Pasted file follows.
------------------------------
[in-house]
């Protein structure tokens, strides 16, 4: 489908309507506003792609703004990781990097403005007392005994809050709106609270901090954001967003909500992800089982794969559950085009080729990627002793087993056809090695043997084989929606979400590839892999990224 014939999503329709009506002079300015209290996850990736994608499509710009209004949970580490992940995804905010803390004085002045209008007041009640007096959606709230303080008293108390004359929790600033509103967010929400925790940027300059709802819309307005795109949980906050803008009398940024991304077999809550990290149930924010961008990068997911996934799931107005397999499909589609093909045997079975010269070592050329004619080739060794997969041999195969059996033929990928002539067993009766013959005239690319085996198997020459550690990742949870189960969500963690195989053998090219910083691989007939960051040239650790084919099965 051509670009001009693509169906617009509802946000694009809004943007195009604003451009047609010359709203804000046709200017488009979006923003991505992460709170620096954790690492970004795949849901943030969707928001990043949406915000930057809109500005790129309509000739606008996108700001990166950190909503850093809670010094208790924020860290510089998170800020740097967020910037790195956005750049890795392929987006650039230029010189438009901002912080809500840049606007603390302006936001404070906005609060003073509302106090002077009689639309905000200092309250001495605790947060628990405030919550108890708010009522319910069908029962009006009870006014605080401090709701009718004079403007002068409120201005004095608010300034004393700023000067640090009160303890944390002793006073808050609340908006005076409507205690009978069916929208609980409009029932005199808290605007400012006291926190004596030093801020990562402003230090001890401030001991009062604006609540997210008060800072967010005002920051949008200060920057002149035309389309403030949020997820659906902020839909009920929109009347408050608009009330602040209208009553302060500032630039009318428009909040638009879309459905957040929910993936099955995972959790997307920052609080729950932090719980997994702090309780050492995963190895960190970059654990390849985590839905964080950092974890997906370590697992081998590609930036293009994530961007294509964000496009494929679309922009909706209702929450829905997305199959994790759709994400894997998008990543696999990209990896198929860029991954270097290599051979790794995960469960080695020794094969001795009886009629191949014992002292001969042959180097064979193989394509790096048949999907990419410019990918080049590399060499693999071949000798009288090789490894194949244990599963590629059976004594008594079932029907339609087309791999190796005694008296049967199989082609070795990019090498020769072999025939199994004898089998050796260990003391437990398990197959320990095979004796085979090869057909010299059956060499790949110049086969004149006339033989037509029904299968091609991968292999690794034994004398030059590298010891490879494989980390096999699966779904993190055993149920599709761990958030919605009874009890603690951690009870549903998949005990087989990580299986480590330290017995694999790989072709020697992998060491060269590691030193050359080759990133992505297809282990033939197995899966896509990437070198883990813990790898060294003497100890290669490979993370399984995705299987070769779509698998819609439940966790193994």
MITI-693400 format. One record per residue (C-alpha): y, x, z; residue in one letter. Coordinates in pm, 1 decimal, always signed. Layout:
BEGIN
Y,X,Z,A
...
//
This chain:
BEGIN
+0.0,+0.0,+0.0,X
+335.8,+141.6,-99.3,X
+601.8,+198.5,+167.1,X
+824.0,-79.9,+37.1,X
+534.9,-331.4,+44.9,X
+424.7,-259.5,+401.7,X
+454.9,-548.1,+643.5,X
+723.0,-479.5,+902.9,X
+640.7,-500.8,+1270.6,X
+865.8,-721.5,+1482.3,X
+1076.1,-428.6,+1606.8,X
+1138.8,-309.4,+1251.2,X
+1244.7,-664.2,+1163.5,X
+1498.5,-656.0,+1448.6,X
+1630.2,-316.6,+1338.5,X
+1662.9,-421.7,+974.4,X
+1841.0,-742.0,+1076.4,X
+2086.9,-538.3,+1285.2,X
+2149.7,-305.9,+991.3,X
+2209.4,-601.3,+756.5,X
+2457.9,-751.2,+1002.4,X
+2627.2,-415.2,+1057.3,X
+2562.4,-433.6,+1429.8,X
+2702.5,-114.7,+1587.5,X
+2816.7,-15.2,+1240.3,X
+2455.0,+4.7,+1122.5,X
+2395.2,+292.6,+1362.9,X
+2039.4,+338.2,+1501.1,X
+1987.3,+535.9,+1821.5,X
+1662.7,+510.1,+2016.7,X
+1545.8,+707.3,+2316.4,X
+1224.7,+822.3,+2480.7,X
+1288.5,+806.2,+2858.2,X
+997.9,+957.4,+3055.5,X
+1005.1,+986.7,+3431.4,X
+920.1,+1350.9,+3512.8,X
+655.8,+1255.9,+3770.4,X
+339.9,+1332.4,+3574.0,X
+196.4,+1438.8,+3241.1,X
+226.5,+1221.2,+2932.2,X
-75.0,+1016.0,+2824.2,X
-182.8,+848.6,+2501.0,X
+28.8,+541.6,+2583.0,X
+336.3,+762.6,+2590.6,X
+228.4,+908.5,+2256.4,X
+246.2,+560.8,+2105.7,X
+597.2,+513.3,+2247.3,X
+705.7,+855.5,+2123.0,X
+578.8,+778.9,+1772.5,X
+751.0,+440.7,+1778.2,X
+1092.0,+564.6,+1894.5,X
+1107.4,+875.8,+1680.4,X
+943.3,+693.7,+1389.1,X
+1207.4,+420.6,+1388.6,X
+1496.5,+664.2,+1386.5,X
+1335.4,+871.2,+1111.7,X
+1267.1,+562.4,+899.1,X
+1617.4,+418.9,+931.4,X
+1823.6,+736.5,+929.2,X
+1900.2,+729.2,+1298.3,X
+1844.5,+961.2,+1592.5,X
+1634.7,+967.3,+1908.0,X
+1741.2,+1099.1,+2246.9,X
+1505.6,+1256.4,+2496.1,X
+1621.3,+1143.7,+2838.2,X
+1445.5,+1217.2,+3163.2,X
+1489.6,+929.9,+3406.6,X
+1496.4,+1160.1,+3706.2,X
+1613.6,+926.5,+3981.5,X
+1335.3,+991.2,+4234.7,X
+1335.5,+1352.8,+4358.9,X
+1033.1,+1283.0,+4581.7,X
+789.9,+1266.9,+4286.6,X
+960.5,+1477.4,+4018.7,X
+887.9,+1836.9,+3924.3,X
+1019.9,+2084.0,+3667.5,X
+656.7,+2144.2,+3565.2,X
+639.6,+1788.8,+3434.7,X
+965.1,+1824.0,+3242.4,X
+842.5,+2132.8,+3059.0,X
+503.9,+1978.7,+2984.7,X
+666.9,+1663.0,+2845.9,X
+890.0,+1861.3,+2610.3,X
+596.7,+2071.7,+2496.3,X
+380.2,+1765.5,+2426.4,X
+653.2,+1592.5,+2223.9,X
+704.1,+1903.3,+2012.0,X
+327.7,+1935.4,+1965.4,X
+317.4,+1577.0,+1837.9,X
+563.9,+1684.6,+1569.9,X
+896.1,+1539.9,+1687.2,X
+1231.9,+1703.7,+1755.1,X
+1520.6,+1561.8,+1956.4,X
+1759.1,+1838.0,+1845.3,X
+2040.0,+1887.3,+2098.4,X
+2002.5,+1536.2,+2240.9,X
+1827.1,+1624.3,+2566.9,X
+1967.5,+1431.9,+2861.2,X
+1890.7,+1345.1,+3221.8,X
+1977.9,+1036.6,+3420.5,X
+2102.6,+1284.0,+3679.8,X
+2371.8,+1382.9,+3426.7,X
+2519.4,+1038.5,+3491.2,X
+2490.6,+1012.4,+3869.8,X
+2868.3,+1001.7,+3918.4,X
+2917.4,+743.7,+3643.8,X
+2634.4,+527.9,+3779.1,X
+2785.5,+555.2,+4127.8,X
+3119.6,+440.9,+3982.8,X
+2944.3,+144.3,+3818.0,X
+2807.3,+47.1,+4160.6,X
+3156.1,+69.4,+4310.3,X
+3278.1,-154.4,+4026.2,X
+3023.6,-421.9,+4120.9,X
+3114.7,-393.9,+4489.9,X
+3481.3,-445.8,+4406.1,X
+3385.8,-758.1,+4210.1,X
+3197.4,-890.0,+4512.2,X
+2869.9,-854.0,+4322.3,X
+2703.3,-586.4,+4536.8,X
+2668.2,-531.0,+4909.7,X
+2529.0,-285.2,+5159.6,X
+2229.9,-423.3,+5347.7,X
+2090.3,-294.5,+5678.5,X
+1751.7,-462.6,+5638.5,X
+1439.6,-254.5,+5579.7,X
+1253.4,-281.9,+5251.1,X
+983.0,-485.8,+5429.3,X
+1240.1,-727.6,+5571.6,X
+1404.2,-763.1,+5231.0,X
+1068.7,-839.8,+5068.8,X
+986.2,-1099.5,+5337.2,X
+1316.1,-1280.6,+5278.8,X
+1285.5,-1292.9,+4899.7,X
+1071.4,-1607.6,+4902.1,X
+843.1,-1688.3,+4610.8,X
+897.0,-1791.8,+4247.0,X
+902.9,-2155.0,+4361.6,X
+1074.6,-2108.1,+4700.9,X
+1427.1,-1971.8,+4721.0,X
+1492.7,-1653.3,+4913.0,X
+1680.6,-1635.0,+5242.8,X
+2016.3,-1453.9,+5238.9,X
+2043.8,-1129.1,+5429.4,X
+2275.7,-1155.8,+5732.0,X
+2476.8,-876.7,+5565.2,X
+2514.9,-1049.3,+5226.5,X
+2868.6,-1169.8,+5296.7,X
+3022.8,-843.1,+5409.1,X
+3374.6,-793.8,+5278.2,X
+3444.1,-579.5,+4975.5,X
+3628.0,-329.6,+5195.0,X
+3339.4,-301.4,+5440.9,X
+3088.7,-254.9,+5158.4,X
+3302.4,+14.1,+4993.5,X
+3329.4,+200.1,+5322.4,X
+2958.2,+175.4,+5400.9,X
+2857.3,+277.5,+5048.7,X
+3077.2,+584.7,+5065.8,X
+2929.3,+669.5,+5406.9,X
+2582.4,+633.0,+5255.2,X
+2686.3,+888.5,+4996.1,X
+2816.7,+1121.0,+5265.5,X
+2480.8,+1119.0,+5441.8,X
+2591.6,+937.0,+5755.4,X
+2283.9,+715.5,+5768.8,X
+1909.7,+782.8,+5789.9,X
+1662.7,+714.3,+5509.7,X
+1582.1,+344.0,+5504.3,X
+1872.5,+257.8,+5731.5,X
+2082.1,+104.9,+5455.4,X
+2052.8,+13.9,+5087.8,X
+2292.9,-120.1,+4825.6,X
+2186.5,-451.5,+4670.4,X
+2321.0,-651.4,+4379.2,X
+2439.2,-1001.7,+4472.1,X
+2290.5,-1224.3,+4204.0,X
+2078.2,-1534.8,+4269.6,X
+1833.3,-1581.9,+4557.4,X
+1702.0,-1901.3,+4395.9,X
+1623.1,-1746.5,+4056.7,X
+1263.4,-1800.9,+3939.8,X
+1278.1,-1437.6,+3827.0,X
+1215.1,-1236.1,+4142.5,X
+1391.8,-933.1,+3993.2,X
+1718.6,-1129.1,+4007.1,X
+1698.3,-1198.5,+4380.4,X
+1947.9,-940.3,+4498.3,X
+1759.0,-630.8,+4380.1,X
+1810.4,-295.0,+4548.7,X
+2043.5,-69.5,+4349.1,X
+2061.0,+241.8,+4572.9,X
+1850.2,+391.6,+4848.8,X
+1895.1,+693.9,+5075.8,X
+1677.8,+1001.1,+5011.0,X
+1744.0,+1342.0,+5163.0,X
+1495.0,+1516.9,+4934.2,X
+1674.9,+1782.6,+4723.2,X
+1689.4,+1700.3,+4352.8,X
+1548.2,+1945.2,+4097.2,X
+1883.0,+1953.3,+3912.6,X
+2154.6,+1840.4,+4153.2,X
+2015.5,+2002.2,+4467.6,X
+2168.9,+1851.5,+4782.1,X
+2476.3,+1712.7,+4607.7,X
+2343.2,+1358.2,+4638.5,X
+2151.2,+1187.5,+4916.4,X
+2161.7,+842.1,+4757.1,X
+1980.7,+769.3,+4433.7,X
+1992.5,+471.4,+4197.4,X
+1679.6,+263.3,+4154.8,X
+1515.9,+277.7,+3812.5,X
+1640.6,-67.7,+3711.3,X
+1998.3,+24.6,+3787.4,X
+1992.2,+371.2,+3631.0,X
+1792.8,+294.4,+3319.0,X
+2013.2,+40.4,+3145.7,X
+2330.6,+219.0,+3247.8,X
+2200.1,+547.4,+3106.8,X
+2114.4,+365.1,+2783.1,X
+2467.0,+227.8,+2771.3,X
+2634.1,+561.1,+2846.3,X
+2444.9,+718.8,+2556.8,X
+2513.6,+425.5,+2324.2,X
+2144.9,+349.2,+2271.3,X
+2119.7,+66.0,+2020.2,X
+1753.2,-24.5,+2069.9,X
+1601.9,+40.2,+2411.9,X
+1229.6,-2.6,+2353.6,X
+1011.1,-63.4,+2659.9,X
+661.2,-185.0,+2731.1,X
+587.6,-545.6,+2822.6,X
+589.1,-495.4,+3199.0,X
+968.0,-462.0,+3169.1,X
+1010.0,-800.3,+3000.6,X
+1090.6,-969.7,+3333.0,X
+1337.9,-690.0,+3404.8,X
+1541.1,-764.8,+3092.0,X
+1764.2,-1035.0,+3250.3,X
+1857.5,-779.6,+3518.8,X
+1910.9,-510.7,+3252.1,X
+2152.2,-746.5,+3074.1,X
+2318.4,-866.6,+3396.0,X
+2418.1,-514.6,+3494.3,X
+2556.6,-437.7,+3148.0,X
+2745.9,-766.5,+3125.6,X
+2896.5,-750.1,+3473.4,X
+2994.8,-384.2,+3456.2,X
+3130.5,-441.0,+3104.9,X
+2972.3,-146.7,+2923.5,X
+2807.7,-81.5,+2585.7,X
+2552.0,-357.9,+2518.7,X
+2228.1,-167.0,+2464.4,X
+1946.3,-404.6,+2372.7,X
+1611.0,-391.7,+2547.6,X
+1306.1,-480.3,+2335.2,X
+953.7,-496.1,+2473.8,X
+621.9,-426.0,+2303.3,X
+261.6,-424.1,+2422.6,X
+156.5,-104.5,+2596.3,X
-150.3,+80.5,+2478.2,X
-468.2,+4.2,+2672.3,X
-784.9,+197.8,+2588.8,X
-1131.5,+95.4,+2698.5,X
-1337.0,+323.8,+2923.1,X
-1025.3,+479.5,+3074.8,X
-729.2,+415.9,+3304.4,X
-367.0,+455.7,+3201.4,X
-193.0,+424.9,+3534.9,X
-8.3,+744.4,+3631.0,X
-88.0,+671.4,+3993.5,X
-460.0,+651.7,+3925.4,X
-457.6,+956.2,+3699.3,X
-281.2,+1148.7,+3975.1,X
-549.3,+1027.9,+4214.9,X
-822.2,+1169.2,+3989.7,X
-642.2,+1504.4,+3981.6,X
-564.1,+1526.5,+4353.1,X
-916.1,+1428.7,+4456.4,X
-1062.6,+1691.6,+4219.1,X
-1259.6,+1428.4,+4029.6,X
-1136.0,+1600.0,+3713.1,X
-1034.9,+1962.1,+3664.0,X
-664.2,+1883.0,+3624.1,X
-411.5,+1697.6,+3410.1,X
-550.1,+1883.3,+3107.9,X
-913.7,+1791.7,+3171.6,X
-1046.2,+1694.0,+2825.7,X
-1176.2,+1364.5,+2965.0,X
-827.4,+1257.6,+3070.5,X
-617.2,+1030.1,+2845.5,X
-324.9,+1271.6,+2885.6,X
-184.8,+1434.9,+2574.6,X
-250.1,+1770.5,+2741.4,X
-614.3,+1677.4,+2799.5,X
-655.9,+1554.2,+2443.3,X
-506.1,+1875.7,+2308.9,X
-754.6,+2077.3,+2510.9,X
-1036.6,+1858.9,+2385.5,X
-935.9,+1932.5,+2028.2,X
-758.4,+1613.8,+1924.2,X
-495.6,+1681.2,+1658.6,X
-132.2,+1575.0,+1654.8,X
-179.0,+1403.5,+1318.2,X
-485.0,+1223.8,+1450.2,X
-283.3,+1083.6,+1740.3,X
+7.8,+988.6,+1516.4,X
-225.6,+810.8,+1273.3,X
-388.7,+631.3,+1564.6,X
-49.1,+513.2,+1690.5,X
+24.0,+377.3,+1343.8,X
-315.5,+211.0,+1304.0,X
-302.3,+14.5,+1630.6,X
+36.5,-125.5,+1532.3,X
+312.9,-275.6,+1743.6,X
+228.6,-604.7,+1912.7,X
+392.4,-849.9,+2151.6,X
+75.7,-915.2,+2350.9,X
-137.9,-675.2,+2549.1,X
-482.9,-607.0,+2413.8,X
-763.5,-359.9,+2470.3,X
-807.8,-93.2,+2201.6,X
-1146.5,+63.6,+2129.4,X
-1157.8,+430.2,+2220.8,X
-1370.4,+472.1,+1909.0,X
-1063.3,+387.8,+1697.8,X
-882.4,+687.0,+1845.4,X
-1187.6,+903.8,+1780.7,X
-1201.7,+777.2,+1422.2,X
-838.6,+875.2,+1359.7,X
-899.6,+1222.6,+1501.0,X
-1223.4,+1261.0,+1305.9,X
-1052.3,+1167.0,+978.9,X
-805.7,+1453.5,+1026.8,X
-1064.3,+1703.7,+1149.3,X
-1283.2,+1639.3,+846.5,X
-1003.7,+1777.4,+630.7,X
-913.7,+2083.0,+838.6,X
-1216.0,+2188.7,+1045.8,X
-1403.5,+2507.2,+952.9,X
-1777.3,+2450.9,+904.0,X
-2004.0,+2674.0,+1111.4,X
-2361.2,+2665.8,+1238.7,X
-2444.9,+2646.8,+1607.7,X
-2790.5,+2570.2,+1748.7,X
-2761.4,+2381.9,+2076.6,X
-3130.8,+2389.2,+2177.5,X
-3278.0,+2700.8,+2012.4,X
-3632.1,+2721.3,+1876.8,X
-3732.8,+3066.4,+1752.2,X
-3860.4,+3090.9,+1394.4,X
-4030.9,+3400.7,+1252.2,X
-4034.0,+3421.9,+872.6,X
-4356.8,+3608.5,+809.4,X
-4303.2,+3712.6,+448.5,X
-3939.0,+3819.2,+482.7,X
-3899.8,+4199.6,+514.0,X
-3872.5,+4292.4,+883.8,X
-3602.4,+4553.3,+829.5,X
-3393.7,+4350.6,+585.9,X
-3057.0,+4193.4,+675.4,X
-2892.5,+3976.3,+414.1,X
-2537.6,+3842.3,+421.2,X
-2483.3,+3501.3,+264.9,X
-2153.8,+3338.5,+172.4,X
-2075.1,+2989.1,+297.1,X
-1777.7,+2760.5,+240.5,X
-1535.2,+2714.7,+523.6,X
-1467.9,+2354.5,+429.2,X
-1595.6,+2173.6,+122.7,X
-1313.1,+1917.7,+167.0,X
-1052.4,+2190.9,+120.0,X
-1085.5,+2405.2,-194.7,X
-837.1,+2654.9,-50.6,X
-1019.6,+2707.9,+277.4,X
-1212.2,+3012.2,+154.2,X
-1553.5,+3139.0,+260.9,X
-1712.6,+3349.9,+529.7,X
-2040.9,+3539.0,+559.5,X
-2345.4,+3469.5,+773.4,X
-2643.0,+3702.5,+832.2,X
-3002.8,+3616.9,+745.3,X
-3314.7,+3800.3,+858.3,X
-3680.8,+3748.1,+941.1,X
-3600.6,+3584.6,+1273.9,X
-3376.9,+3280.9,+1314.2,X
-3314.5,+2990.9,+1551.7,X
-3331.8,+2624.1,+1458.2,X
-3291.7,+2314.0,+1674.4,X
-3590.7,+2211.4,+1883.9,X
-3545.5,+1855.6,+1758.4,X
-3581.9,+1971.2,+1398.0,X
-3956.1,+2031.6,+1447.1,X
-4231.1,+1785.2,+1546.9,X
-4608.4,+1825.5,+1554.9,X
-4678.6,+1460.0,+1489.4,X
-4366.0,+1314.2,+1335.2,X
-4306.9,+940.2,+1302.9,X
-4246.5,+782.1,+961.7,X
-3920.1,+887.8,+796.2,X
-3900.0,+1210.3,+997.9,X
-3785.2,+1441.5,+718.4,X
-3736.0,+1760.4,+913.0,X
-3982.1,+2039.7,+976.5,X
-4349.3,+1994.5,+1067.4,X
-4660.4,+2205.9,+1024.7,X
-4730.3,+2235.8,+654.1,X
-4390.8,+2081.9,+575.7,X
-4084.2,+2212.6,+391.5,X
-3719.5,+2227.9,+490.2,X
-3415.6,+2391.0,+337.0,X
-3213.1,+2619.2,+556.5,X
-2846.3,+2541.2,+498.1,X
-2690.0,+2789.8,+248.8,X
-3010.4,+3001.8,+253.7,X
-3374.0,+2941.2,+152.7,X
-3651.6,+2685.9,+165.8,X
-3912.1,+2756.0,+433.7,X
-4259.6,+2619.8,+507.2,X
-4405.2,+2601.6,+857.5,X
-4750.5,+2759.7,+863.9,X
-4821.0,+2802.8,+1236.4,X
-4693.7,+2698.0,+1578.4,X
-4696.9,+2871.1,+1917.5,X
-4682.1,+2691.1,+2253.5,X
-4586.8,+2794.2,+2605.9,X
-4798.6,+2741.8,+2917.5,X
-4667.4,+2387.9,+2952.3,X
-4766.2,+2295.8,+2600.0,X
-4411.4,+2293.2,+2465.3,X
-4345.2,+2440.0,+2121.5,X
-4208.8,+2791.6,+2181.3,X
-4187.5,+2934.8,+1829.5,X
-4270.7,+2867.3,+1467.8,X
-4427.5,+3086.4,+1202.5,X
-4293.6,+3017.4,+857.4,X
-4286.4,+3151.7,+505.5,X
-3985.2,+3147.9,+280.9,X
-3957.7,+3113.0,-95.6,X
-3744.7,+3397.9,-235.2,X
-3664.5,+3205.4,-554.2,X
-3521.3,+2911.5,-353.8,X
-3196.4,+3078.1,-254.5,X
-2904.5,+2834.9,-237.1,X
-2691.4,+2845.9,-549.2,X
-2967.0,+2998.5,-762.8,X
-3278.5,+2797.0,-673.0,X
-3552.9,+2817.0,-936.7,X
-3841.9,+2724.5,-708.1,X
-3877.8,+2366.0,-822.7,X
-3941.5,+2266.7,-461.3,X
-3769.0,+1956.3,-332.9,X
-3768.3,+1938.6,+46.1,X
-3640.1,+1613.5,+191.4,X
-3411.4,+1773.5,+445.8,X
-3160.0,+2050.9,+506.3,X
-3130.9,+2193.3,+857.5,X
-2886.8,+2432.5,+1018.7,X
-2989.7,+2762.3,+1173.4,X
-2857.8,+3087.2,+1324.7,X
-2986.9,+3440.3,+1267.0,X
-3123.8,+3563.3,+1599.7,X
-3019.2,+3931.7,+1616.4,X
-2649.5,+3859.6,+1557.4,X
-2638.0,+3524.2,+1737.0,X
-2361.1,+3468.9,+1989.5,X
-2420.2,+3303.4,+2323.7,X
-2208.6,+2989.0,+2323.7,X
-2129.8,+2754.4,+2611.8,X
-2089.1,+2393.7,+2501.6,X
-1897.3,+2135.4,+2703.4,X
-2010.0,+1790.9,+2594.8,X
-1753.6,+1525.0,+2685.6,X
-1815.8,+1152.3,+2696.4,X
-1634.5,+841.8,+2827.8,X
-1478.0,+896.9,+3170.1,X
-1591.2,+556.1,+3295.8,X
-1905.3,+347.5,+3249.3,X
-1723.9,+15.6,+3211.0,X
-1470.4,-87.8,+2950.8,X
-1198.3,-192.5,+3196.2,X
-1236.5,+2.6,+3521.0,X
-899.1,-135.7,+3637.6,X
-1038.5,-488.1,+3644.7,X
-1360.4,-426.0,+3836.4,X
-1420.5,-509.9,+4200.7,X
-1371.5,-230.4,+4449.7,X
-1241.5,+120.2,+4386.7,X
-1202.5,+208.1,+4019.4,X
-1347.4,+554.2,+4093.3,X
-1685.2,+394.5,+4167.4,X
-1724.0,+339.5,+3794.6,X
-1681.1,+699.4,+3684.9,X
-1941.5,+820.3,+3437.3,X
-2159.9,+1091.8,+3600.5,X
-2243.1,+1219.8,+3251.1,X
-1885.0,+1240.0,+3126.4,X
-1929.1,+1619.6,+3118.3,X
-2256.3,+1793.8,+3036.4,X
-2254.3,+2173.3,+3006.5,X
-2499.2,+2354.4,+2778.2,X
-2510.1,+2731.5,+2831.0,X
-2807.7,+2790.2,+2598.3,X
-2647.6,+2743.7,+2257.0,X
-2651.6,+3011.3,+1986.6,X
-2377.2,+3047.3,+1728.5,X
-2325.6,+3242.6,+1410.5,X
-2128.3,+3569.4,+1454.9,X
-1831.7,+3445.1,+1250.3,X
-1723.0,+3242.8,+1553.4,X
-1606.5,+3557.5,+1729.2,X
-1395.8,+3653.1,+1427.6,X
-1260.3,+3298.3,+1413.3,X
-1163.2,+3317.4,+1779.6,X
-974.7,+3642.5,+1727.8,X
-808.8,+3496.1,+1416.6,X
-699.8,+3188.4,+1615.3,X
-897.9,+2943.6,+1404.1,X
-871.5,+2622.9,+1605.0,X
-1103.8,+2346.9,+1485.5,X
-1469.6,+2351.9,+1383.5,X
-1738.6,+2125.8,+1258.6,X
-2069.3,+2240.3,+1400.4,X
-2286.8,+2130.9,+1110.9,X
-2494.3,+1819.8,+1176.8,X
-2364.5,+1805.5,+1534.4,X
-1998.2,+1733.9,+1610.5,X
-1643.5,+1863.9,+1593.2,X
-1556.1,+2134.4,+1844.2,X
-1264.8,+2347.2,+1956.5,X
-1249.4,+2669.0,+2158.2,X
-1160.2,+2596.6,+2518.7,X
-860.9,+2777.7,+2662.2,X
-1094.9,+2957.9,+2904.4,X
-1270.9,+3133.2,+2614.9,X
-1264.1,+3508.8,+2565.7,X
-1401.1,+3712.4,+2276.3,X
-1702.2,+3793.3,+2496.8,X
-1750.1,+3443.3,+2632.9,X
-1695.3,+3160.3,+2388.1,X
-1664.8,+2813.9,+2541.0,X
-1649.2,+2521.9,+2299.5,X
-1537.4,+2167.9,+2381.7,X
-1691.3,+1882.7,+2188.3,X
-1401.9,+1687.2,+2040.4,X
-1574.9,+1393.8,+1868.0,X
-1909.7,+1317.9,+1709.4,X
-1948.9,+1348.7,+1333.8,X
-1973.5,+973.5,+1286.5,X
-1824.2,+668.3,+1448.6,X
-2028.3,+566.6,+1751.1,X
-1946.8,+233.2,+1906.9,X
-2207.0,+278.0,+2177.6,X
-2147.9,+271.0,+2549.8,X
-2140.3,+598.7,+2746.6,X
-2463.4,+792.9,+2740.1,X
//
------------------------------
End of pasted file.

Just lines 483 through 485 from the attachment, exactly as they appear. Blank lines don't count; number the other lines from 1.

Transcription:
-1815.8,+1152.3,+2696.4,X
-1634.5,+841.8,+2827.8,X
-1478.0,+896.9,+3170.1,X